…. may be on the mild side, double digits at times, but the songs of the birds fly past on the wind, gone, faster than the speed of sound. The birds though are busy; busy emptying the feeders.
Most of the times the little ones, those WBJs and others, get to squabble among themselves in peace. But there it was the other day, a crow, perching on the prongs of the rusty old clothes pole with his massive black claws, dipping his long, black beak into the tray, gorging, looking monstrous and out of place. And at the edge of the field a jackdaw pecked around, pottering like a black duck out of water.
I notice them because of their colour, and their size, wishing the camera was handy. Meanwhile the thrush is enjoying the remainder of the rowan berries, battling against the wind.
But most of the garden feeders are sheltered, in the lee of high hedges. The maple hedge is bare now, allowing light and breeze to filter through. Below, the hard-packed dirt is peppered with white spots. Its where I’ll often find Lonely, the sole survivor of The Night of The Fox. She’s looking well, new feathers and healthy red comb. She may even be laying again, but I know not where. Traumatised she was for a while, for fox ache.
But up above, deep in the maple, the feeder is back in use. And that’s where the sunflower hearts go. So the birds that don’t bother too much with the seed and the nuts come back. Expensive tastes, and endless appetites. Half a dozen goldfinches queue for a turn, as the chaffies busy themselves, waiting. The brambling’s been around too.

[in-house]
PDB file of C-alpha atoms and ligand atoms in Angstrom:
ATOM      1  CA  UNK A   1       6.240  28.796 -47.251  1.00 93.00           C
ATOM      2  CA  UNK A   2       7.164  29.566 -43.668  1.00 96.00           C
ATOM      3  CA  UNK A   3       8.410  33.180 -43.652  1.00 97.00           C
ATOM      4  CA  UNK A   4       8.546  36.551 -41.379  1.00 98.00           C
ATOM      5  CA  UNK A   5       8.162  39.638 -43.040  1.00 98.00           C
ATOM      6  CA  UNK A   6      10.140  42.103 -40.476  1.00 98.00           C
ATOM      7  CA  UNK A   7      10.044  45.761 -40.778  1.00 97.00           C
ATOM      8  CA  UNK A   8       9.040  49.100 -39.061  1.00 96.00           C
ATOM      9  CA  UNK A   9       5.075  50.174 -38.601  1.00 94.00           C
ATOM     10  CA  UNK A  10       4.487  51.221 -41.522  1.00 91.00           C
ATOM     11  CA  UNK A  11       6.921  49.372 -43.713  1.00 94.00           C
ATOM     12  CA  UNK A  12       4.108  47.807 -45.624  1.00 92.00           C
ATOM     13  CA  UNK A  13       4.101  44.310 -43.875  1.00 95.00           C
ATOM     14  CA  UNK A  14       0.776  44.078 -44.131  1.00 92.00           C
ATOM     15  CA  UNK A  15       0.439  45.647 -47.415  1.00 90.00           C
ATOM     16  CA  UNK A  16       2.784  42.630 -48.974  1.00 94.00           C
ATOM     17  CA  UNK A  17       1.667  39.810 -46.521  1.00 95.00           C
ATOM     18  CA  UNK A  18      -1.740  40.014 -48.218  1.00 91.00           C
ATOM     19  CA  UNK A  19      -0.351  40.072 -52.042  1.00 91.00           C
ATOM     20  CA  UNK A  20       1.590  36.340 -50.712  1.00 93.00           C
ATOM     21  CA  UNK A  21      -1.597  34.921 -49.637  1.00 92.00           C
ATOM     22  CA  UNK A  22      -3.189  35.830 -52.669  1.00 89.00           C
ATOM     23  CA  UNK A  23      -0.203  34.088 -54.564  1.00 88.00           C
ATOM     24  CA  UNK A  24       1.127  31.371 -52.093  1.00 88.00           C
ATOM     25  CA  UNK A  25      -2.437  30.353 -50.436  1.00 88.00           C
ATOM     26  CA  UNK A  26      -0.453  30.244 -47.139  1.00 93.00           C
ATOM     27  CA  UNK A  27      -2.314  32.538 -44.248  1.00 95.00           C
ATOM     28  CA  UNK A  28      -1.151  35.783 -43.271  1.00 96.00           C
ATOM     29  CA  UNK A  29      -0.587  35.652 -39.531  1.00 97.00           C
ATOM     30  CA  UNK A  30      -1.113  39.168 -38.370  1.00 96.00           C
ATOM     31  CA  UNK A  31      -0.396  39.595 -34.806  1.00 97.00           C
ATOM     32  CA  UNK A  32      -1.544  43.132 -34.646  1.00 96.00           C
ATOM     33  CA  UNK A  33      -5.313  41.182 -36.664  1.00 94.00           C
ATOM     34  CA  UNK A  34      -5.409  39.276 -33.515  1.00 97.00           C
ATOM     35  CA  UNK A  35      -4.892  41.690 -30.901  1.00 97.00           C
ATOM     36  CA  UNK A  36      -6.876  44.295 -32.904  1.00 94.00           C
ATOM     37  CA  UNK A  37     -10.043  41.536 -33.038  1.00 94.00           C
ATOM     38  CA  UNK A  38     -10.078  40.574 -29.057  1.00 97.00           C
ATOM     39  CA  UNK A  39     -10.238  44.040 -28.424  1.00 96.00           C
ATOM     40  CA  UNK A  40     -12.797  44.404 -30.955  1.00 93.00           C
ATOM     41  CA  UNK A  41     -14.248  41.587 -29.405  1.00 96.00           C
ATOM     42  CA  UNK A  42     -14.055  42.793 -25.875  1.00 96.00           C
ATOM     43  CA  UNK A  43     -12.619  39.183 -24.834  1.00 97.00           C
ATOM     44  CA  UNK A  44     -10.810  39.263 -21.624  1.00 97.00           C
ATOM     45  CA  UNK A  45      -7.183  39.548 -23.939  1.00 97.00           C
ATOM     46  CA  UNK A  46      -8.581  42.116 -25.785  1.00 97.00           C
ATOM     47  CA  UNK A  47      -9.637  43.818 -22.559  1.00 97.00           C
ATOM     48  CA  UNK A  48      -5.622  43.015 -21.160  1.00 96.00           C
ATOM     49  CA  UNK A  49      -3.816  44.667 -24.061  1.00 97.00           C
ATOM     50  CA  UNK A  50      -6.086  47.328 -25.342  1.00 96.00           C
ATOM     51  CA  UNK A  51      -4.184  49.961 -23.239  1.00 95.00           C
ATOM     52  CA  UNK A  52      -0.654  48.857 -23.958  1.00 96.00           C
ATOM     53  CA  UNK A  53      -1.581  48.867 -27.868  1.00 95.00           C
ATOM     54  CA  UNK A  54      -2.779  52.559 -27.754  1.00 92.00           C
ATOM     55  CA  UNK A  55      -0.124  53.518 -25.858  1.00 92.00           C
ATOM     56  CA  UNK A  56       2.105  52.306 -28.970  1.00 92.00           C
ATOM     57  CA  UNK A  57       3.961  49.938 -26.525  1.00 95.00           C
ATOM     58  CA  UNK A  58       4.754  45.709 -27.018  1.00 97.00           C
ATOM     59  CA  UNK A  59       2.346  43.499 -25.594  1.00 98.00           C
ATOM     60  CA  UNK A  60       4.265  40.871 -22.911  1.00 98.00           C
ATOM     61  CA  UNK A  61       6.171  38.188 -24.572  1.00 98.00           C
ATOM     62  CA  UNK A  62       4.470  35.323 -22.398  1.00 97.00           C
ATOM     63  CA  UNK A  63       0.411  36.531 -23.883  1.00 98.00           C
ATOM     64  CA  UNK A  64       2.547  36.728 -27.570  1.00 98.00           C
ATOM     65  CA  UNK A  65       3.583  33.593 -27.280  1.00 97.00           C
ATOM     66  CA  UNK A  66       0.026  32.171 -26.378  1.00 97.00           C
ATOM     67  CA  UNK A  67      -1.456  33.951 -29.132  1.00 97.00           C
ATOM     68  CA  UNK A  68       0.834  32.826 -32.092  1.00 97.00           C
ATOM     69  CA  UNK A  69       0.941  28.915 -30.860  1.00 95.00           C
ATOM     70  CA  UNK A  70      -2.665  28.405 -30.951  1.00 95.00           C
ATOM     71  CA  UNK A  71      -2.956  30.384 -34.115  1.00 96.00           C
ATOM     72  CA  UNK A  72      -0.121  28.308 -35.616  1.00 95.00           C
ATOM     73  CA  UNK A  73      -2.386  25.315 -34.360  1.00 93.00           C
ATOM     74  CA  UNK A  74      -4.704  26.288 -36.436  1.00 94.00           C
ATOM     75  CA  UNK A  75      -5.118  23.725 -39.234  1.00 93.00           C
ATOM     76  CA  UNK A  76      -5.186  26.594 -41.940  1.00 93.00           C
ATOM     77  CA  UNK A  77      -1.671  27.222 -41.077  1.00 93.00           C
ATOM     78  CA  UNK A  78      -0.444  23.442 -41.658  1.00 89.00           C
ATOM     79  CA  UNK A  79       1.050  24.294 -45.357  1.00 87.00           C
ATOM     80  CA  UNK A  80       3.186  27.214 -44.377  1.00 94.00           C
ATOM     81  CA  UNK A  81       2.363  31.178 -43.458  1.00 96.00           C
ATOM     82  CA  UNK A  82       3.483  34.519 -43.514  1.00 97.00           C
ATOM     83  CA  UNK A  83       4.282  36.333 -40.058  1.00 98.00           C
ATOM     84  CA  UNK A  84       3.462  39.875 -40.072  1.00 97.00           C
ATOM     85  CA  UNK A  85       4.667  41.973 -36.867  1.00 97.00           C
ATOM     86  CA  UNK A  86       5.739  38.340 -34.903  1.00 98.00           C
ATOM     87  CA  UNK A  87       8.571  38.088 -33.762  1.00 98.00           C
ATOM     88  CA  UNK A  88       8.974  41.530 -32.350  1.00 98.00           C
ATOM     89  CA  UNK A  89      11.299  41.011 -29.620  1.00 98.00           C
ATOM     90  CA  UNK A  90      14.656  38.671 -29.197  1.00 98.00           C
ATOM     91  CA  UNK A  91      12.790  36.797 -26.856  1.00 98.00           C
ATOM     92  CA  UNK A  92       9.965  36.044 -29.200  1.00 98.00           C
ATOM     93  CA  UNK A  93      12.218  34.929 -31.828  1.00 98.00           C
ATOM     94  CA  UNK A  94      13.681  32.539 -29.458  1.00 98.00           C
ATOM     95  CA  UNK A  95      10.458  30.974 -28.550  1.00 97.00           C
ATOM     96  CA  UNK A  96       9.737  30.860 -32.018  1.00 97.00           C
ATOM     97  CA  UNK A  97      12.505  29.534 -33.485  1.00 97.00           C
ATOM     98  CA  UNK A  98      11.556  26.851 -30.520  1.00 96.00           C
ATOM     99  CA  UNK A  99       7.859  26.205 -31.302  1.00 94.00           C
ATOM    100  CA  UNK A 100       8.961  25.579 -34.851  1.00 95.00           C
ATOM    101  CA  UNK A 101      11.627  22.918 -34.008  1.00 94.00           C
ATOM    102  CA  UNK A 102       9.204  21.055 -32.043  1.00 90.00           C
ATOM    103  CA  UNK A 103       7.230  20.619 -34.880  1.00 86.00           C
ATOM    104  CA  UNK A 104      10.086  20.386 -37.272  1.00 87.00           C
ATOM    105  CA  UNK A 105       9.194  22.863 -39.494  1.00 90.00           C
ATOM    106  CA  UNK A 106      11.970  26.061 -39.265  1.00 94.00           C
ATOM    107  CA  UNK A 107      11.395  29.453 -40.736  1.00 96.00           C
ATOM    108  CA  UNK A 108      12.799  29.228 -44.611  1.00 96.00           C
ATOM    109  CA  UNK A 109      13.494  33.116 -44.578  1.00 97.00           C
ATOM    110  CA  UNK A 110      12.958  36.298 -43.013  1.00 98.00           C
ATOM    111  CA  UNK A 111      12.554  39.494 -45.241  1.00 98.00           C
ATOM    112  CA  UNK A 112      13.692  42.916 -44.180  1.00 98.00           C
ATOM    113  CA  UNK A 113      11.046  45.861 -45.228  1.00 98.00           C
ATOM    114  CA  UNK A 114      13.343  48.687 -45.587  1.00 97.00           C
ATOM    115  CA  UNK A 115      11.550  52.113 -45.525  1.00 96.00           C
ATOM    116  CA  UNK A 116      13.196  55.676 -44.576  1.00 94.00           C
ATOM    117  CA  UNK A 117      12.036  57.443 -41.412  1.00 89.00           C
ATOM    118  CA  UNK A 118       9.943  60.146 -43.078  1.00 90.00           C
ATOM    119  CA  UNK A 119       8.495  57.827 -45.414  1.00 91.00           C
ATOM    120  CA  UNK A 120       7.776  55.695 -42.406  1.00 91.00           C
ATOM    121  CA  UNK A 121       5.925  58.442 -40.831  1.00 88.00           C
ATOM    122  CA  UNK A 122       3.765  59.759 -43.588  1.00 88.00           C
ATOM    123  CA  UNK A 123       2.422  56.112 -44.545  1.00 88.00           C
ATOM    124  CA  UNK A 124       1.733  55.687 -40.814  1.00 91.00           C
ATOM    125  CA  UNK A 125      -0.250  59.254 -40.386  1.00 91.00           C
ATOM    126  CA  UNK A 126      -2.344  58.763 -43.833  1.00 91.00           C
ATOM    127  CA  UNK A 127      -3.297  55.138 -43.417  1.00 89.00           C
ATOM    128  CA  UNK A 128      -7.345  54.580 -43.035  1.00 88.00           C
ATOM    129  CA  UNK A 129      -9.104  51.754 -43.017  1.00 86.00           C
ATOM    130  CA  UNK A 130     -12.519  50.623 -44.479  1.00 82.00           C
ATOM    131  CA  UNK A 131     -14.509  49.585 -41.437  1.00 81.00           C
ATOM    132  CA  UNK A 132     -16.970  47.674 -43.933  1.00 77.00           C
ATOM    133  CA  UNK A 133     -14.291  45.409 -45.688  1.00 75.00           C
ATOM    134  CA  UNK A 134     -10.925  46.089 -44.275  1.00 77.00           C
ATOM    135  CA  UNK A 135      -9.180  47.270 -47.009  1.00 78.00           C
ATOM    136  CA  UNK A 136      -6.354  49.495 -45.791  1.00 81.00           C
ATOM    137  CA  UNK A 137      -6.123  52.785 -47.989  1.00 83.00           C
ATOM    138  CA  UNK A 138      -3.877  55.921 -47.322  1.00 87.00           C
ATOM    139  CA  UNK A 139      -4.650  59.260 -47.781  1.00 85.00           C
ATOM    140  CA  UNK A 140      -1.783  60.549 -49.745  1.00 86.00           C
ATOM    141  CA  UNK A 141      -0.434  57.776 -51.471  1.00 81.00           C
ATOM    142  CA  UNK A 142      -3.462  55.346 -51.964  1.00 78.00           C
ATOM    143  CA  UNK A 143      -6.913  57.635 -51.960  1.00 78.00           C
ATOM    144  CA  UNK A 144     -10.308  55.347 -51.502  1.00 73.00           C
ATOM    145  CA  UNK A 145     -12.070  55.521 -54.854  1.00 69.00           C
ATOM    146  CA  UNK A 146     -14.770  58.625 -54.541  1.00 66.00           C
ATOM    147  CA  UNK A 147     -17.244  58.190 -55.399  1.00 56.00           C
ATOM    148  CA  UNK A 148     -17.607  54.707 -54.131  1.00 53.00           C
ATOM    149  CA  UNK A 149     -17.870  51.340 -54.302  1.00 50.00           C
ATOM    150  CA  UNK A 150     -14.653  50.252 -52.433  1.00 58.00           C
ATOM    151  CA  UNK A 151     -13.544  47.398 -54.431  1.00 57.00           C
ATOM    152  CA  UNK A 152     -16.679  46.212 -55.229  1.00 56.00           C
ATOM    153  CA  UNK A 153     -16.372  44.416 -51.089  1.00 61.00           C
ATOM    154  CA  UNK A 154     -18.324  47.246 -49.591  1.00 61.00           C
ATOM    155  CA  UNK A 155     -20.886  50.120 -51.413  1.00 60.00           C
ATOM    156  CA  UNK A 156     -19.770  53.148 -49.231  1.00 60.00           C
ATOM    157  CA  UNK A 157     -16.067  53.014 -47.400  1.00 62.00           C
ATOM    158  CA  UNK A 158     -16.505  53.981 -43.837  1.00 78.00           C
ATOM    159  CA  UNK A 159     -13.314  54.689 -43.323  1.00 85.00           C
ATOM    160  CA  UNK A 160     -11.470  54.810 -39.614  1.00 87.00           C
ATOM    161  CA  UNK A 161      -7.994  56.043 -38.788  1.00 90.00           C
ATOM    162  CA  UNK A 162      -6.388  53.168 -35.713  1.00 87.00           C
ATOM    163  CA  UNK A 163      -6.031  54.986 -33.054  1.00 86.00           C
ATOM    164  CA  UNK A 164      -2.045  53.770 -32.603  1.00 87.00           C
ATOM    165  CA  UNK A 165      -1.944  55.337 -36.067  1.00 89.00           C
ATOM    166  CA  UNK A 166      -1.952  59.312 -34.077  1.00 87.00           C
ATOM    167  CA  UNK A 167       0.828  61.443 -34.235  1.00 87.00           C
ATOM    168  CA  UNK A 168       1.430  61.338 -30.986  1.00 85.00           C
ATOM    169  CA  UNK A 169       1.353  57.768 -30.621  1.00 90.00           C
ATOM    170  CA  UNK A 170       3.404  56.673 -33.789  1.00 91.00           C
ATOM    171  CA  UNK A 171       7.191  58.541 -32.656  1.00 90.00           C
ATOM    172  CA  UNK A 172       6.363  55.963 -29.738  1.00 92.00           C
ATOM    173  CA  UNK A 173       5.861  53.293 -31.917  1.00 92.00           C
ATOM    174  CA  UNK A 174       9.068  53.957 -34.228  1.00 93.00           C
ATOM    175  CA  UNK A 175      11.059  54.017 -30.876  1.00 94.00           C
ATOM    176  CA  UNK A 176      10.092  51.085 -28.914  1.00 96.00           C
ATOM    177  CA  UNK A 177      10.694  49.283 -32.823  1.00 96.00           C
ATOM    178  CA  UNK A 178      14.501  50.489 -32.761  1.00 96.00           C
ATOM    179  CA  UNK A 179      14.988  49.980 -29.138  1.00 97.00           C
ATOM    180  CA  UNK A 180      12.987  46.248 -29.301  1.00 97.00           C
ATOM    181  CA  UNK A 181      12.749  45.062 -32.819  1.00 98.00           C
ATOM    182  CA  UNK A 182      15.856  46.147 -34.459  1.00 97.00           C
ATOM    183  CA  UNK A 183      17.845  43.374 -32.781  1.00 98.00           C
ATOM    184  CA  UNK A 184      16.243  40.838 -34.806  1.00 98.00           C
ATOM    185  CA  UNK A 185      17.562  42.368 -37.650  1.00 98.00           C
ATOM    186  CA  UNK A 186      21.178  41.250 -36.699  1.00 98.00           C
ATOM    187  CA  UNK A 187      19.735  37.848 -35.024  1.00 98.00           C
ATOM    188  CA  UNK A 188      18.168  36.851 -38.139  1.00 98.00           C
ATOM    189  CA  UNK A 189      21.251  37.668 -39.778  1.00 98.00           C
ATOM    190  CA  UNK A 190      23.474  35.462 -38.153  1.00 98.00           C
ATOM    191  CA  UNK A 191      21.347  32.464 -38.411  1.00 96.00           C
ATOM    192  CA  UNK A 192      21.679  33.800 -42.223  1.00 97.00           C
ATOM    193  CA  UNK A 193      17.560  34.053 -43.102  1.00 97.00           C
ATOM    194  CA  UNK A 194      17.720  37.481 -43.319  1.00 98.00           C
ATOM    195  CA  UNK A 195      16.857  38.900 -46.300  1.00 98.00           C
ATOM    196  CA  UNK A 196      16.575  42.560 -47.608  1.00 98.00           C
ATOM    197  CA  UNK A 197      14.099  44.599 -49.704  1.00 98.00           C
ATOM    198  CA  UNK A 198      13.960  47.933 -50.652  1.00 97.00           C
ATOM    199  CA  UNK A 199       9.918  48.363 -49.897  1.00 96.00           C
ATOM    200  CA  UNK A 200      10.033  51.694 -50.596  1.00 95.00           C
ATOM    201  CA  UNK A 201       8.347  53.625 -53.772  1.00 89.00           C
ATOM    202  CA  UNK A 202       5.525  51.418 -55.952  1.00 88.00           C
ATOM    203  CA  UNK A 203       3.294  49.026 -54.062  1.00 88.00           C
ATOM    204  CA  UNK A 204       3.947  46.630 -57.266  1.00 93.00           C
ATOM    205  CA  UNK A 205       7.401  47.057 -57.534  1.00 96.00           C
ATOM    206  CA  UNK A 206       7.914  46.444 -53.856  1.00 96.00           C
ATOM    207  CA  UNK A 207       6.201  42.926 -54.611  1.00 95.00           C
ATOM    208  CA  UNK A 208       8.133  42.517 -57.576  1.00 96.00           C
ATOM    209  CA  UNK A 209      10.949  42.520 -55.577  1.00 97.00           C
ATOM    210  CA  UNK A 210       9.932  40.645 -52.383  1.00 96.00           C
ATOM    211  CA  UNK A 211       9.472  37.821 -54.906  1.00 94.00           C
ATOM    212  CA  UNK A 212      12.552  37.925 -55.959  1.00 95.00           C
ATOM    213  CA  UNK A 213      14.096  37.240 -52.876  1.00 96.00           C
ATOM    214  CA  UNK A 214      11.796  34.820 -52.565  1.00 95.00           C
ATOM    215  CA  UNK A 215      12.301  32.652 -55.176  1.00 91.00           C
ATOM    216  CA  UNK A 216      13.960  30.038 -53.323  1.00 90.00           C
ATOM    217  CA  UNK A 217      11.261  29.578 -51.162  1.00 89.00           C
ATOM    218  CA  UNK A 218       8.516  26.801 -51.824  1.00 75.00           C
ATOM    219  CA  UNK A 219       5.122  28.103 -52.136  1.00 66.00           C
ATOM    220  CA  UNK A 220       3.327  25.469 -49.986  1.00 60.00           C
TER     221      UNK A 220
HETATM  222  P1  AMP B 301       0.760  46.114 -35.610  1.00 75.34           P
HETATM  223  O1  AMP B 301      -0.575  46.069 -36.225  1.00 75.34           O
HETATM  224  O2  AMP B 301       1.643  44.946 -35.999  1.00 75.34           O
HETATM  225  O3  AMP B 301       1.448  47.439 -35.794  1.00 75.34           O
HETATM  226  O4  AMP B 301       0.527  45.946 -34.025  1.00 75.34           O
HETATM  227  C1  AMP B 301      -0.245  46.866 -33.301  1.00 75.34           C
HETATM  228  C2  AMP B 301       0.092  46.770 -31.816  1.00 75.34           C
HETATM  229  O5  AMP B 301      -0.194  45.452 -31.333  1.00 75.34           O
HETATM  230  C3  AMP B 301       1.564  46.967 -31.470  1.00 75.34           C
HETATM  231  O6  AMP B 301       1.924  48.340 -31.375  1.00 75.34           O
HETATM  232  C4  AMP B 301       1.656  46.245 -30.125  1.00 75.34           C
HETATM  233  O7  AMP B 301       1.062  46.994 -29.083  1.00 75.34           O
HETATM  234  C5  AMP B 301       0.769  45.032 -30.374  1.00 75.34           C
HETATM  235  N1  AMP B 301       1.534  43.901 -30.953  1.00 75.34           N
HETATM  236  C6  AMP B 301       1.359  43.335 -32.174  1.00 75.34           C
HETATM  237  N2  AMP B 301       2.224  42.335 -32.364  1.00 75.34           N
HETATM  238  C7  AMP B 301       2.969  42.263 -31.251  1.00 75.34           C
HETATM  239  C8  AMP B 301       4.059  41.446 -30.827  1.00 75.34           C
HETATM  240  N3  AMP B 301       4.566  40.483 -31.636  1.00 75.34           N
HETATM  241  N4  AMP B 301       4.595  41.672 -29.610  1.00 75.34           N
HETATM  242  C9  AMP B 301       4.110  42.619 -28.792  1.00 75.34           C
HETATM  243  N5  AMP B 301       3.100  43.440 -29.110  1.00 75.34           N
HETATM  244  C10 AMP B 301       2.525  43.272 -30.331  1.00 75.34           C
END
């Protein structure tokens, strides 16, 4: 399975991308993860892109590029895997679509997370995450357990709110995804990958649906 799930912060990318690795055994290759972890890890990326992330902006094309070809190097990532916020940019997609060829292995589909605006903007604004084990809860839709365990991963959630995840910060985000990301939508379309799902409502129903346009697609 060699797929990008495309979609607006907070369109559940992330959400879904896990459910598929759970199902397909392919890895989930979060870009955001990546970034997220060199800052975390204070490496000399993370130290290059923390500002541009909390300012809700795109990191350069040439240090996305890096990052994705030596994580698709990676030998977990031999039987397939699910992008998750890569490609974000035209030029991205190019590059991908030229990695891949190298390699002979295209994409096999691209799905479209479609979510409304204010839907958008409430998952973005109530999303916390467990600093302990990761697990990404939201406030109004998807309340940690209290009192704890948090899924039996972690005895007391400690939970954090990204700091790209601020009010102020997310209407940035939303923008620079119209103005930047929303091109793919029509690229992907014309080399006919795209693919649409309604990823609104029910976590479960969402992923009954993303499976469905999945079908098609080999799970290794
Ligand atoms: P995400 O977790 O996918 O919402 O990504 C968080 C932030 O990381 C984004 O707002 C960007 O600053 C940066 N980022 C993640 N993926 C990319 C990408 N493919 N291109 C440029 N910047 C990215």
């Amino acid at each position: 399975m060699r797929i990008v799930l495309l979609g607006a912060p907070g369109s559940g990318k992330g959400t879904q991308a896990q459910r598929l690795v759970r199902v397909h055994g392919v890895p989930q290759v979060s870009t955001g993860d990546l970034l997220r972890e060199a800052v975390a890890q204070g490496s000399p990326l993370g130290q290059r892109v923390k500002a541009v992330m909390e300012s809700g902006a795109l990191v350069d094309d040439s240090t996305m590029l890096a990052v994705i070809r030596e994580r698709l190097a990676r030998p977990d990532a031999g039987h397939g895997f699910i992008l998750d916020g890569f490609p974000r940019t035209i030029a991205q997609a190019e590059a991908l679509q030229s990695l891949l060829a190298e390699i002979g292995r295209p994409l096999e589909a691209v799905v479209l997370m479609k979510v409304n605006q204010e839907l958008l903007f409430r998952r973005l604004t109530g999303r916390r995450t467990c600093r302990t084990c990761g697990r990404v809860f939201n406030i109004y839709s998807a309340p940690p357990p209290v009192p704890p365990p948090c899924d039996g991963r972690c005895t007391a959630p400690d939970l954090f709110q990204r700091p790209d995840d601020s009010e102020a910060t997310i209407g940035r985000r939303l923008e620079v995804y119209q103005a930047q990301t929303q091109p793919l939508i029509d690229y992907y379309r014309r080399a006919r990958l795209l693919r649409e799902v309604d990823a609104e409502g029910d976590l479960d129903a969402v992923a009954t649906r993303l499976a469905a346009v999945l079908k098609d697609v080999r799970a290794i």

And over at the laburnum the wee brown ones demolish the seed, leaving the nuts for when supplies are low. It gets quite busy over there, mainly chaffies, and sparrows, and dunnocks too. Girl Urchin tells me Mrs Woody still drops by from time to time. It’s the nuts for her.
It is fast and furious, the frenzy at the feeders, and the scratchings down below. Daylight hours are in short supply, meaning that the fast and the roost is long, spanning more than two thirds of the day; but the solstice is upon us at last, and the feeding time will slowly stretch. For now though, it is like watching Urchins at the dinner trough.
But I can’t hear them sing, not even the blackie in the morning, the one that shares the dogwood with the robin, for the wind, the wind, the wind. It’s enough to keep a man off his bike. Any excuse perhaps.
Dunnocks though, a name I’ve always known, a bird we take for granted. Then I looked up my book, the Field Guide, for no particular reason. It’s a Hedge Accentor apparently. Bloody dunnock as far as I’m concerned; WBJ. Hedge Accentor, that’s a new term on me. Dunnock, runs round the mouth so much better.
At the desk though the birds are still singing. The CD plays on, and there’s some downloads from the Radio 4 tweeting that The Sleepy Sparrow was talking about. So when I need to dream of elsewhere I can hear the puffin, and the corncrake. And I know what they are. I can see them, with my eyes closed; and for the latter that’s more than I’ve ever managed with them open.
Now I have to go, for Radio 4 bursts into life again. It’s Borgen time. Oh you thought it was finished did you?
PS And whaddya know, five dark brown eggs lying in the nesting box, the last place I think of looking. What a good girl.